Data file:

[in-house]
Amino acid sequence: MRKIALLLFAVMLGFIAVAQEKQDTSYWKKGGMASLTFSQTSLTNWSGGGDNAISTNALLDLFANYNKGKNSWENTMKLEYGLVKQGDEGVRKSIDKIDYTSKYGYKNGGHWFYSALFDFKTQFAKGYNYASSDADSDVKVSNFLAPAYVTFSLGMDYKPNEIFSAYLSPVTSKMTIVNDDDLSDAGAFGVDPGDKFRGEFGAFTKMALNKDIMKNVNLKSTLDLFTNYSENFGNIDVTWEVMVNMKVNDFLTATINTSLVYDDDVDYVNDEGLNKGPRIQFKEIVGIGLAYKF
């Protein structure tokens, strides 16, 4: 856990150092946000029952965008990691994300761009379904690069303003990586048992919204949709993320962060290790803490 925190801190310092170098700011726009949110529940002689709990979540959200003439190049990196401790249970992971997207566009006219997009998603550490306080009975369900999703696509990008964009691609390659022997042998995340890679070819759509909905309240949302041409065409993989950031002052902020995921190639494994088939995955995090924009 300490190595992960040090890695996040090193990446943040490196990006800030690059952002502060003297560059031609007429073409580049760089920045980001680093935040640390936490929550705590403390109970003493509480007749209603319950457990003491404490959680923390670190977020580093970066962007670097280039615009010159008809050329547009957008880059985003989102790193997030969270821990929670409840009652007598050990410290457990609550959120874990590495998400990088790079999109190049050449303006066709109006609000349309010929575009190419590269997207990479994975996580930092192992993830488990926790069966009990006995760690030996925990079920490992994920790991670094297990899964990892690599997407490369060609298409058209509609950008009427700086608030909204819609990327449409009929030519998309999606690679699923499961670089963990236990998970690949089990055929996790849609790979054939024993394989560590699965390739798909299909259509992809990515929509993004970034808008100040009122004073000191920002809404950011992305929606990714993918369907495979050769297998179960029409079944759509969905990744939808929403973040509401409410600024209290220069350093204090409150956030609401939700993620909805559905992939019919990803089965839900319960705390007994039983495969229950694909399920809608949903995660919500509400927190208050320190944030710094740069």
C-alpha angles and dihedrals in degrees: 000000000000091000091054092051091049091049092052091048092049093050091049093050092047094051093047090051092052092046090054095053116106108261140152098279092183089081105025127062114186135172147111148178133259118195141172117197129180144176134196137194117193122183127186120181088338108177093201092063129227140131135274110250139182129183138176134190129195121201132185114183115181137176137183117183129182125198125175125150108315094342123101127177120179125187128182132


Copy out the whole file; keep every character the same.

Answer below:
[in-house]
Amino acid sequence: MRKIALLLFAVMLGFIAVAQEKQDTSYWKKGGMASLTFSQTSLTNWSGGGDNAISTNALLDLFANYNKGKNSWENTMKLEYGLVKQGDEGVRKSIDKIDYTSKYGYKNGGHWFYSALFDFKTQFAKGYNYASSDADSDVKVSNFLAPAYVTFSLGMDYKPNEIFSAYLSPVTSKMTIVNDDDLSDAGAFGVDPGDKFRGEFGAFTKMALNKDIMKNVNLKSTLDLFTNYSENFGNIDVTWEVMVNMKVNDFLTATINTSLVYDDDVDYVNDEGLNKGPRIQFKEIVGIGLAYKF
């Protein structure tokens, strides 16, 4: 856990150092946000029952965008990691994300761009379904690069303003990586048992919204949709993320962060290790803490 925190801190310092170098700011726009949110529940002689709990979540959200003439190049990196401790249970992971997207566009006219997009998603550490306080009975369900999703696509990008964009691609390659022997042998995340890679070819759509909905309240949302041409065409993989950031002052902020995921190639494994088939995955995090924009 300490190595992960040090890695996040090193990446943040490196990006800030690059952002502060003297560059031609007429073409580049760089920045980001680093935040640390936490929550705590403390109970003493509480007749209603319950457990003491404490959680923390670190977020580093970066962007670097280039615009010159008809050329547009957008880059985003989102790193997030969270821990929670409840009652007598050990410290457990609550959120874990590495998400990088790079999109190049050449303006066709109006609000349309010929575009190419590269997207990479994975996580930092192992993830488990926790069966009990006995760690030996925990079920490992994920790991670094297990899964990892690599997407490369060609298409058209509609950008009427700086608030909204819609990327449409009929030519998309999606690679699923499961670089963990236990998970690949089990055929996790849609790979054939024993394989560590699965390739798909299909259509992809990515929509993004970034808008100040009122004073000191920002809404950011992305929606990714993918369907495979050769297998179960029409079944759509969905990744939808929403973040509401409410600024209290220069350093204090409150956030609401939700993620909805559905992939019919990803089965839900319960705390007994039983495969229950694909399920809608949903995660919500509400927190208050320190944030710094740069």
C-alpha angles and dihedrals in degrees: 000000000000091000091054092051091049091049092052091048092049093050091049093050092047094051093047090051092052092046090054095053116106108261140152098279092183089081105025127062114186135172147111148178133259118195141172117197129180144176134196137194117193122183127186120181088338108177093201092063129227140131135274110250139182129183138176134190129195121201132185114183115181137176137183117183129182125198125175125150108315094342123101127177120179125187128182132